PROFIT MARGIN: [FAIL]
This methodology seeks companies with a minimum trailing 12 month after tax profit margin of 7%. The companies that pass this criterion have strong positions within their respective industries and offer greater shareholder returns. A true test of the quality of a company is that they can sustain this margin. GDP's profit margin of -51.98% fails this test.
RELATIVE STRENGTH: [FAIL]
The investor must look at the relative strength of the company in question. Companies whose relative strength is 90 or above (that is, the company outperforms 90% or more of the market for the past year), are considered attractive. Companies whose price has been rising much quicker than the market tend to keep rising. GDP, with a relative strength of 33, fails this test.
COMPARE SALES AND EPS GROWTH TO THE SAME PERIOD LAST YEAR: [FAIL]
Companies must demonstrate both revenue and net income growth of at least 25% as compared to the prior year. These growth rates give you the dynamic companies that you are looking for. These rates for GDP (54.72% for EPS, and 3.91% for Sales) are not good enough to pass.
INSIDER HOLDINGS: [PASS]
GDP's insiders should own at least 10% (they own 28.44% ) of the company's outstanding shares which is the minimum required. A high percentage typically indicates that the insiders are confident that the company will do well.
CASH FLOW FROM OPERATIONS: [FAIL]
A positive cash flow is typically used for internal expansion, acquisitions, dividend payments, etc. A company that generates rather than consumes cash is in much better shape to fund such activities on their own, rather than needing to borrow funds to do so. GDP's free cash flow of $-2.33 per share fails this test.
PROFIT MARGIN CONSISTENCY: [FAIL]
The profit margin in the past must be consistently increasing. The profit margin of GDP has been inconsistent in the past three years (Current year: -46.56%, Last year: -15.80%, Two years ago: -176.71%), which is unacceptable. This inconsistency will carryover directly to the company's bottom line, or earnings per share.
R&D AS A PERCENTAGE OF SALES: [NEUTRAL]
This criterion is not critically important for companies that are not high-tech or medical stocks because they are not as R&D dependant as companies within those sectors. Not much emphasis should be placed on this test in GDP's case.
CASH AND CASH EQUIVALENTS: [FAIL]
Unfortunately, the data is unavailable for GDP. Hence, an opinion cannot be rendered.
INVENTORY TO SALES: [PASS]
This methodology strongly believes that companies, especially small ones, should have tight control over inventory. It's a warning sign if a company's inventory relative to sales increases significantly when compared to the previous year. Up to a 30% increase is allowed, but no more. Inventory to Sales for GDP was 4.29% last year, while for this year it is 1.22%. Since the inventory to sales is decreasing by -3.08% the stock passes this criterion.
ACCOUNT RECEIVABLE TO SALES: [PASS]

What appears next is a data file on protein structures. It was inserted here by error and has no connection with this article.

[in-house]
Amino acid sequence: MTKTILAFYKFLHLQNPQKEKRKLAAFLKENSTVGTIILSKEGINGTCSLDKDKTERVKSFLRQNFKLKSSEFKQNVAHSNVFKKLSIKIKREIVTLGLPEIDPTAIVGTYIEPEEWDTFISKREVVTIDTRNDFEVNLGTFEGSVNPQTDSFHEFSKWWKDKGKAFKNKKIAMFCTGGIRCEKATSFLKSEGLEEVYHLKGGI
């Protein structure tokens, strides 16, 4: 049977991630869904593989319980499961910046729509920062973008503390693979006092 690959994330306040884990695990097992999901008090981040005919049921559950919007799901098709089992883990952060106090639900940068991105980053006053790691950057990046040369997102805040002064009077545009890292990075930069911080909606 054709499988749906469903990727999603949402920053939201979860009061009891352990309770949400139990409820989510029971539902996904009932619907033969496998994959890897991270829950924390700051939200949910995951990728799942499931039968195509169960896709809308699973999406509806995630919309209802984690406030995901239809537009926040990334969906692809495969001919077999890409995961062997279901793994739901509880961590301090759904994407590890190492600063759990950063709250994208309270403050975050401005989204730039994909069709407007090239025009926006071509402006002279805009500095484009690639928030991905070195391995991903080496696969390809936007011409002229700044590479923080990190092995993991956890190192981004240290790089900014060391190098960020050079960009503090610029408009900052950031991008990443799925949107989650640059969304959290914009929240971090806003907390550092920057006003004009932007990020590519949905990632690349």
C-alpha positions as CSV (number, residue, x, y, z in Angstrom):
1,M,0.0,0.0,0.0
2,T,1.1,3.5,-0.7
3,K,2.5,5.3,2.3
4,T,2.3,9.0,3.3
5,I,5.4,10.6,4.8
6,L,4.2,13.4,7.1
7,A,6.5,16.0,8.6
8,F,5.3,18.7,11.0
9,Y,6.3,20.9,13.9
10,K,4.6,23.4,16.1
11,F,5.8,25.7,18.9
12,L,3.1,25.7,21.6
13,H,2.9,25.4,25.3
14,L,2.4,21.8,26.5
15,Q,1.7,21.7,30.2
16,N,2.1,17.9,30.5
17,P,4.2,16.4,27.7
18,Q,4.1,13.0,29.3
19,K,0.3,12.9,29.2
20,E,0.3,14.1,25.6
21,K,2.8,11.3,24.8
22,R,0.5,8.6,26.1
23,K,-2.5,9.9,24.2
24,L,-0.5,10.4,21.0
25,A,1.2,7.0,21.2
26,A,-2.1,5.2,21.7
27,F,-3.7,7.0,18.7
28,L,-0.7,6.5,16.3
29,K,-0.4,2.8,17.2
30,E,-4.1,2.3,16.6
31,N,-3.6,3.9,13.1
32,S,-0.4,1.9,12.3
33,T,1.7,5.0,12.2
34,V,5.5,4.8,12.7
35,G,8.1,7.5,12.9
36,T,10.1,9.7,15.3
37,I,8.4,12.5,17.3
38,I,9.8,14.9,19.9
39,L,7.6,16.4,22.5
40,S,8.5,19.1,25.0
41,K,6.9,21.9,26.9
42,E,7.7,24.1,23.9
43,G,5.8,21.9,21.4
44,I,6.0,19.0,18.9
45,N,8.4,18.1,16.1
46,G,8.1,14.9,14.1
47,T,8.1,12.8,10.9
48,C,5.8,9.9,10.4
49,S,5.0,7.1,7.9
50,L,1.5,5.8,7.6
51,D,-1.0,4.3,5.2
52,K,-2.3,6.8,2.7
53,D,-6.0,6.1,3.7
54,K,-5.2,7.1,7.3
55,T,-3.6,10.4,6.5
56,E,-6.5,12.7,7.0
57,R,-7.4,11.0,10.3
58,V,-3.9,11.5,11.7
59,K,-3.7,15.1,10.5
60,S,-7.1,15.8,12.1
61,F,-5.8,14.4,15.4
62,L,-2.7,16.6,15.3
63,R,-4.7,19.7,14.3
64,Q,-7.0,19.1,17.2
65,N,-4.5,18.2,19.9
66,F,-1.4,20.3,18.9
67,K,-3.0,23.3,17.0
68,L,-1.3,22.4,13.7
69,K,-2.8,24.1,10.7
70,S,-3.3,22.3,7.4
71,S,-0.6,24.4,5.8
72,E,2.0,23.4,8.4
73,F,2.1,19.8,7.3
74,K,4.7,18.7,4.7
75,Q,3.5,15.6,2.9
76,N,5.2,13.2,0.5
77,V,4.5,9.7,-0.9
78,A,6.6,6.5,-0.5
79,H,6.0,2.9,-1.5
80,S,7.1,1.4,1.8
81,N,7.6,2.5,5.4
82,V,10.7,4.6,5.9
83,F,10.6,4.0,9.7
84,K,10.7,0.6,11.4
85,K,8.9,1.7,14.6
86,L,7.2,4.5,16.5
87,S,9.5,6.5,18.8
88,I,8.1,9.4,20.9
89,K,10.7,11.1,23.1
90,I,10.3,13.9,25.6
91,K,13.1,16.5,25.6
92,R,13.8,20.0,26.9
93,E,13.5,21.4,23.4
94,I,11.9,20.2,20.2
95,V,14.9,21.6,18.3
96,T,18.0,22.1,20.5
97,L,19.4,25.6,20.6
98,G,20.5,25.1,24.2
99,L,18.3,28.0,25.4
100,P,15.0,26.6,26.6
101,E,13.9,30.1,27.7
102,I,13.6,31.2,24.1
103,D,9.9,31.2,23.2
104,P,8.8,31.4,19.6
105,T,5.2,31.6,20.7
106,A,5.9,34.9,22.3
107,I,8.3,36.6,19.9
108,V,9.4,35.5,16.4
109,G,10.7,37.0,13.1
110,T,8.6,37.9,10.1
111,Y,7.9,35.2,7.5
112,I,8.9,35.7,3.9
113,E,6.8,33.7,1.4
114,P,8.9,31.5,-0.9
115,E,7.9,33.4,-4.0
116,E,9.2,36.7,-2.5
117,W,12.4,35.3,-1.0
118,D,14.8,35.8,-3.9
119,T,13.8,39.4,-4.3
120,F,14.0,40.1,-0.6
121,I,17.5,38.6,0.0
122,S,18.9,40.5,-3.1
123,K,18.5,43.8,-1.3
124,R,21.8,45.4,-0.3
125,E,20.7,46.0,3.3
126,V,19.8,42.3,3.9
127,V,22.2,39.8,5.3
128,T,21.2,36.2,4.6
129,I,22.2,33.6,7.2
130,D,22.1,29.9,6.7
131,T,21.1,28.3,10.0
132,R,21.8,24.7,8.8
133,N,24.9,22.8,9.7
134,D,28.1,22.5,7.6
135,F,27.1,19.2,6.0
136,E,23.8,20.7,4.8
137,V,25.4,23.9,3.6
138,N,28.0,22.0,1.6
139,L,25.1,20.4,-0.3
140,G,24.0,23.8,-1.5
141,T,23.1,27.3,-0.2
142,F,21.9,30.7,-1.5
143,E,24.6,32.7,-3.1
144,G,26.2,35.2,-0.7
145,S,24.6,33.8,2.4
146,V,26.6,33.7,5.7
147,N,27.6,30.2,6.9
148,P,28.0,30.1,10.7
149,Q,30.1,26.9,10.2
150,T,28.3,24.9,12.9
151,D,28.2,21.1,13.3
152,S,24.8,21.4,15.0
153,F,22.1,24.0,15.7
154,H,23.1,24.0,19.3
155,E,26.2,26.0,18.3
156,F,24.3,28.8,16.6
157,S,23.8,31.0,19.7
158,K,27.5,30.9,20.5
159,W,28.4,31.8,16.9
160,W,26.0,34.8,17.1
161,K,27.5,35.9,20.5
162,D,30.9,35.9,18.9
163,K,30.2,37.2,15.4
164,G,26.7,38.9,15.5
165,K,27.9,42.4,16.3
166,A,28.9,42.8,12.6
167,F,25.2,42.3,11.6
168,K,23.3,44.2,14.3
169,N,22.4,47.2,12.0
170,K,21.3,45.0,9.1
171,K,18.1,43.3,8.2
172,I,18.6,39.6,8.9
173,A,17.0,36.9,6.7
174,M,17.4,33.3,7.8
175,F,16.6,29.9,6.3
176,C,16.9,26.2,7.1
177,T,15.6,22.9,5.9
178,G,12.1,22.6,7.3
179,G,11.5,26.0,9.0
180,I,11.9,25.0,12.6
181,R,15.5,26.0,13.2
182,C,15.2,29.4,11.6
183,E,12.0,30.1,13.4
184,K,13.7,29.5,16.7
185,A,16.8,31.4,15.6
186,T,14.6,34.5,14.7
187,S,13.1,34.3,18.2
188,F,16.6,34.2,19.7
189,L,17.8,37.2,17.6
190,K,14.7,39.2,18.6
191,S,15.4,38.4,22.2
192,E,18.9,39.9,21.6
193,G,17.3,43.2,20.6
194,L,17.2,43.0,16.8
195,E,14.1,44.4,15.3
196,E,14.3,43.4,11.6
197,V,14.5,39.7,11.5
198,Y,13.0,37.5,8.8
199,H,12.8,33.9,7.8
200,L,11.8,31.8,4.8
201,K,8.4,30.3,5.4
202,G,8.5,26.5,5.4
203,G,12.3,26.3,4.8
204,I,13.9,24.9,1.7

This methodology wants to make sure that a company's accounts receivable do not get significantly out of line with sales. It's a warning sign if a company's accounts receivable relative to sales increases significantly when compared to the previous year. Up to a 30% increase is allowed, but no more. Accounts Receivable to Sales for GDP was 14.10% last year, while for this year it is 14.45%. Although the AR to sales is rising, it is below the max 30% that is allowed. The investor can still consider the stock if all other criteria appear very attractive.
LONG TERM DEBT/EQUITY RATIO: [FAIL]
GDP's trailing twelve-month Debt/Equity ratio (1946.59%) is too high, according to this methodology. You can find other more superior companies that do not have to borrow money in order to grow.
"THE FOOL RATIO" (P/E TO GROWTH): [FAIL]
The "Fool Ratio" is an extremely important aspect of this analysis. Unfortunately, GDP's "Fool Ratio" is not available due to a lack of one or more important figures. Hence, an opinion cannot be given at this time.
The following criteria for GDP are less important which means you would place less emphasis on them when making your investment decision using this strategy:
AVERAGE SHARES OUTSTANDING: [PASS]
GDP has not been significantly increasing the number of shares outstanding within recent years which is a good sign. GDP currently has 37.0 million shares outstanding. This means the company is not taking any measures, with regards to the number of shares, that will dilute or devalue the stock.
Companies with sales less than $500 million should be chosen. It is among these small-cap stocks that investors can find "an uncut gem", ones that institutions won't be able to buy yet. GDP's sales of $182.6 million based on trailing 12 month sales, are fine, making this company one such "prospective gem". GDP passes the sales test.
DAILY DOLLAR VOLUME: [FAIL]
GDP does not meet the Daily Dollar Volume (DDV of $0.0 million) test. It is required that this number be greater than $1 million and less than $25 million because these are the stocks that are liquid but remain relatively undiscovered by institutions. GDP is too illiquid to be considered attractive at this time.
This is a very insignificant criterion for this methodology. But basically, low prices are chosen because "small numbers multiply more rapidly than large ones" and the potential for big returns expands. GDP's price is not currently available. Therefore the current price cannot be evaluated at this time.
INCOME TAX PERCENTAGE: [FAIL]
GDP's income tax paid expressed as a percentage of pretax income either this year (0.00%) or last year (0.00%) is below 20% which is cause for concern. Because the tax rate is below 20% this could mean that the earnings that were reported are unrealistically inflated due to the lower level of income tax paid. However, we have utilized a sophisticated formula so that the appropriate figures reflect a 'normal' tax rate (35%).